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The N-Word & Insidious Racism Debate Position by Onyeka

Read the position paper submitted by The N-Word & Insidious Racism Debate panellist Onyeka (Narrative Eye) prior to the Oct. 14 2006 debate at Harrow Civic Centre. Note: This is not a transcript of the opening position delivered on the day.

 

The N-Word: a summary


The word ‘nigger’ is really a slang word of negro, which has its own negative and pejorative connotations. ‘Nigger’ is one of the most pernicious and destructive words that we have ever been influenced to call ourselves.

This is because of its association with the trans-Atlantic enslavement of Africans by Europeans. In England, slave traders like Drake and Raleigh, used the word to describe their cargo, and it is therefore linked with the dehumanisation process of Africans, especially those from west Africa. (It replaced the term moor and blackamoor.) It retained its stigma, throughout the Jim Crow years and was spat at victims of lynchings, as they burned alive.

Through the spread of American idioms during both world wars: in film, music and fashion, ‘nigger’ spread to some of the remotest places in the world. But it was always an insult. At school, it was the one word uttered by a white person, to a black, that would be guaranteed to start a fight.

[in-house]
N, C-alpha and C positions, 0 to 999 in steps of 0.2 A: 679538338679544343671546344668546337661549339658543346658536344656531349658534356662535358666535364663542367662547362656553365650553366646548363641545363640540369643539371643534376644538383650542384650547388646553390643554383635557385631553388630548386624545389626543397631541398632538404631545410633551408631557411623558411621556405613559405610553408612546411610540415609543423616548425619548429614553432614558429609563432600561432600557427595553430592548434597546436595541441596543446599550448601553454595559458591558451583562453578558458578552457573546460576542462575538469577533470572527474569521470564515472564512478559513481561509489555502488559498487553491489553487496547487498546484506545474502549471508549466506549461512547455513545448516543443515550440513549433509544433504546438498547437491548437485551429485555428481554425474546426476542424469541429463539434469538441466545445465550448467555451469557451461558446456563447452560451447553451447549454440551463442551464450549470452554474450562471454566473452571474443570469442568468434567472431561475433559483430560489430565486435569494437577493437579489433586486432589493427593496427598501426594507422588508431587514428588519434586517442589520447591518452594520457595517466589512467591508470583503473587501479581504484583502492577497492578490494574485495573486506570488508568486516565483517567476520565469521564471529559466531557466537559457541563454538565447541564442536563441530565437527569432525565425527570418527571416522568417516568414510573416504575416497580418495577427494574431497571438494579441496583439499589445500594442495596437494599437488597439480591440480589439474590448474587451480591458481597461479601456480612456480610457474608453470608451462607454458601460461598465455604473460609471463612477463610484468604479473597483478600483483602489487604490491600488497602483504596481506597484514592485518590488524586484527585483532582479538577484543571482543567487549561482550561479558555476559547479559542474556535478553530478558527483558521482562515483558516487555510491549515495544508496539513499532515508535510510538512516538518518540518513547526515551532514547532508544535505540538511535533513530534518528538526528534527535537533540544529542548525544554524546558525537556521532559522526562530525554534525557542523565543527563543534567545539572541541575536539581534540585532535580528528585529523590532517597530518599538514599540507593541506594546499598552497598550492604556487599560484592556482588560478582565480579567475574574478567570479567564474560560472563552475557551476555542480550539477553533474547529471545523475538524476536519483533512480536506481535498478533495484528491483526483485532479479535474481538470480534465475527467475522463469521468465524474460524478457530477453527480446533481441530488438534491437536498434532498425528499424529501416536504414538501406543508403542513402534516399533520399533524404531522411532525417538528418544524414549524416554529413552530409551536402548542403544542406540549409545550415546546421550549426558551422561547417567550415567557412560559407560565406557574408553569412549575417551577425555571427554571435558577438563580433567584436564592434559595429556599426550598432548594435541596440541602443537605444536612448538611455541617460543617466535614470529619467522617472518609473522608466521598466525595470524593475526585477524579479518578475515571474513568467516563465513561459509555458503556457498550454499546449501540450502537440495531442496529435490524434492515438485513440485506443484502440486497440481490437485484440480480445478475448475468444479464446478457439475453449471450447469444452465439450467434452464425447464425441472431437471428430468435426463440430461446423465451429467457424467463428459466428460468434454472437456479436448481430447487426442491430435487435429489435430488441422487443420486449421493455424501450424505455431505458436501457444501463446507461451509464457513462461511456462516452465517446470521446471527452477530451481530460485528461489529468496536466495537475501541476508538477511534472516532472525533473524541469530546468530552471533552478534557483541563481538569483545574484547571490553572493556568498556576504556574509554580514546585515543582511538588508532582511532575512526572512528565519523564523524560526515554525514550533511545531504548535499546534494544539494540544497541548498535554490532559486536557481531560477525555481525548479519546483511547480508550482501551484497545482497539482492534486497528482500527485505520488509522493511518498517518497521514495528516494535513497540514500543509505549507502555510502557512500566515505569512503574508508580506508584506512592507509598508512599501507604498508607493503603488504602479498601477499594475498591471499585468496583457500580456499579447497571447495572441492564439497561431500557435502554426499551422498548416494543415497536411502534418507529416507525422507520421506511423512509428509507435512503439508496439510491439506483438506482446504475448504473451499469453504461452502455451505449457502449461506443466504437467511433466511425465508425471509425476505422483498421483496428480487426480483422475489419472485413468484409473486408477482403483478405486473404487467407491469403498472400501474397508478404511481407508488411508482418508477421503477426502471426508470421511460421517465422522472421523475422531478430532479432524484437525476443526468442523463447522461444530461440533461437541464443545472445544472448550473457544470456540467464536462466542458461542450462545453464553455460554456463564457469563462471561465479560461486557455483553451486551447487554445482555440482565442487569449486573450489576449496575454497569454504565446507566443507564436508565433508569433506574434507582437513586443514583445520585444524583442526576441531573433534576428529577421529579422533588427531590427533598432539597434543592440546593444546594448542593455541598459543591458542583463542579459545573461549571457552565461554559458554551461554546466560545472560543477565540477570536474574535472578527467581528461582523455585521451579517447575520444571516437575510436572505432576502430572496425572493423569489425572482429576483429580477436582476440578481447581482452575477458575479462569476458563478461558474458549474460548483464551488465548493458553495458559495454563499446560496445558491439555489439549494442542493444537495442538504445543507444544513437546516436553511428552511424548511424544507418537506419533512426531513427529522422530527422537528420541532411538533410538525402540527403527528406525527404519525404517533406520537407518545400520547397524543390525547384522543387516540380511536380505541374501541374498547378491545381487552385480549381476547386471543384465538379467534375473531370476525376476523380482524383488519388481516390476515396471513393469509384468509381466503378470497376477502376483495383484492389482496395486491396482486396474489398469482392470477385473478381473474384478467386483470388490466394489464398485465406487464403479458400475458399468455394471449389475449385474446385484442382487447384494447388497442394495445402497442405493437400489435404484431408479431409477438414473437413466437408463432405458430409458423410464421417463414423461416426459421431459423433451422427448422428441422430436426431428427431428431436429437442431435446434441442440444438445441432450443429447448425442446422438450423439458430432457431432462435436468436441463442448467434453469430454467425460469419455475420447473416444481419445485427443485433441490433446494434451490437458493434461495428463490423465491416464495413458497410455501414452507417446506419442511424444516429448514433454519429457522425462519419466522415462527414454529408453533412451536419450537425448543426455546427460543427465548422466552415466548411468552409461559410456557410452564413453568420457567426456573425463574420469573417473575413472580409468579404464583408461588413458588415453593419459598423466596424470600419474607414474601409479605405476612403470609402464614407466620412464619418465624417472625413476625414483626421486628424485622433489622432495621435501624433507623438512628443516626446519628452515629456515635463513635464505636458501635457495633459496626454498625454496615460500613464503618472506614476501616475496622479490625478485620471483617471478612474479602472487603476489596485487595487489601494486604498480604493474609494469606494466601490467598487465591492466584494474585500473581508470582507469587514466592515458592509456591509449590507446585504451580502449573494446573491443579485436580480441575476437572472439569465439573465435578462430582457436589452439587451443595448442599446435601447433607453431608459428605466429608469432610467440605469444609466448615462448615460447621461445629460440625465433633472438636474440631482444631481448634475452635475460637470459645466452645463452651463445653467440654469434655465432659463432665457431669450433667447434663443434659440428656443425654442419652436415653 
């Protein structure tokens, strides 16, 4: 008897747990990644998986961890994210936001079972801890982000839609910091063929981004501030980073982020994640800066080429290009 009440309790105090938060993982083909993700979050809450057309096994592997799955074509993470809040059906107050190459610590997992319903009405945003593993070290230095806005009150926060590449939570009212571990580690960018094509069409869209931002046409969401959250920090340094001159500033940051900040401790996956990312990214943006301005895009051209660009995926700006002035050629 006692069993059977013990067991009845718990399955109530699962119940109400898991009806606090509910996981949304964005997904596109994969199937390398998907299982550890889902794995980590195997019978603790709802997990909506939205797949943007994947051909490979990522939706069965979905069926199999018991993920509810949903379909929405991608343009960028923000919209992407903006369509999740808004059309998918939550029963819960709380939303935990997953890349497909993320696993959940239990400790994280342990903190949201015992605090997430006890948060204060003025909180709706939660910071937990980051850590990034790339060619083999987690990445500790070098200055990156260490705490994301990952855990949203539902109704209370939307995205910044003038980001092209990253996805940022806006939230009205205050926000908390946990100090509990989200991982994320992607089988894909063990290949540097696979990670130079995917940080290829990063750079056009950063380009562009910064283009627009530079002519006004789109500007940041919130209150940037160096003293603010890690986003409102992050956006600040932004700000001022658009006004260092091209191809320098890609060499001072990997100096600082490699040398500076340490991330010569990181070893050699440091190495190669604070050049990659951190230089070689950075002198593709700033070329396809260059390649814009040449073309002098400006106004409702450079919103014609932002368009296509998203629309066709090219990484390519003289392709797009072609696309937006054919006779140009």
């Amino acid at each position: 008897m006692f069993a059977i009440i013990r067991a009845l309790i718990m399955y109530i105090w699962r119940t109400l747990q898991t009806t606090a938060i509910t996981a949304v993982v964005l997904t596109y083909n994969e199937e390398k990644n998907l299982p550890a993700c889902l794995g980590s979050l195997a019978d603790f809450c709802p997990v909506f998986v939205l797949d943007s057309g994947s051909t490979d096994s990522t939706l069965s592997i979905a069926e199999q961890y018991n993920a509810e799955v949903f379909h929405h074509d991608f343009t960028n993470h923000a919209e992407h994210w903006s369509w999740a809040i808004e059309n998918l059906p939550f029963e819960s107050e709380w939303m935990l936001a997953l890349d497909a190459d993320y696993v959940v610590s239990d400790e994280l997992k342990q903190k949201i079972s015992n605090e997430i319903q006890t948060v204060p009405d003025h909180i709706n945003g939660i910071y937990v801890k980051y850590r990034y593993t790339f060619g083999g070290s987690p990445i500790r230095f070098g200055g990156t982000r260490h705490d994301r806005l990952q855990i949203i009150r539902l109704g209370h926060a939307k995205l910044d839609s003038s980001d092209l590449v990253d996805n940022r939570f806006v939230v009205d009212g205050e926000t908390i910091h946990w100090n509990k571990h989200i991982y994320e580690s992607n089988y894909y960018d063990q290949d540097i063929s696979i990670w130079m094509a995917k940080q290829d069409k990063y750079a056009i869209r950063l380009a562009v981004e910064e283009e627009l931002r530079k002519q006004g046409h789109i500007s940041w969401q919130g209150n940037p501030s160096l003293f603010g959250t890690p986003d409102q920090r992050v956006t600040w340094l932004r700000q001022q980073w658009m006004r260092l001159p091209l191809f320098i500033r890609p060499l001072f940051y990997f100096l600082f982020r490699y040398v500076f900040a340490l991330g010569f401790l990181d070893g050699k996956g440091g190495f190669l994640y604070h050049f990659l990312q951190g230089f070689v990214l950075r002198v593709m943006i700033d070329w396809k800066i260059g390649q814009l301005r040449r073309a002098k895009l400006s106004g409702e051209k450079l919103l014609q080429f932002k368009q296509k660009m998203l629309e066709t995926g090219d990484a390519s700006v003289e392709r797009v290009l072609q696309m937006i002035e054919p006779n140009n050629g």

The ‘acceptability’ of the word came through gangsta rap, and the ushering in of the urban, ghetto culture. Along with pimp, hoe, dawg, gangsta, and CENSORED, “nigger” (or “nigga”) became an ‘acceptable’ word on street corners. But words have power, since they conjure up images, meaning and thoughts.

The stain and pain of this word is indelibly etched, whenever and wherever anyone utters: even as some of us, through our own hatred of ourselves, happily label ourselves with the crippling chains of enslavement.

Click for panellist position papers by:
Paradise: http://www.britishblackmusic.com/index.php?module=pagesetter&func=viewpub&tid=6&pid=11
Toyin: http://www.britishblackmusic.com/index.php?module=pagesetter&func=viewpub&tid=6&pid=15
Bhavna Malkani: http://www.britishblackmusic.com/index.php?module=pagesetter&func=viewpub&tid=6&pid=13
Onyeka: http://www.britishblackmusic.com/index.php?module=pagesetter&func=viewpub&tid=6&pid=14


Published by BritishBlackMusic.com in October 2006

 

 
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Tuesday, 17 October 2006

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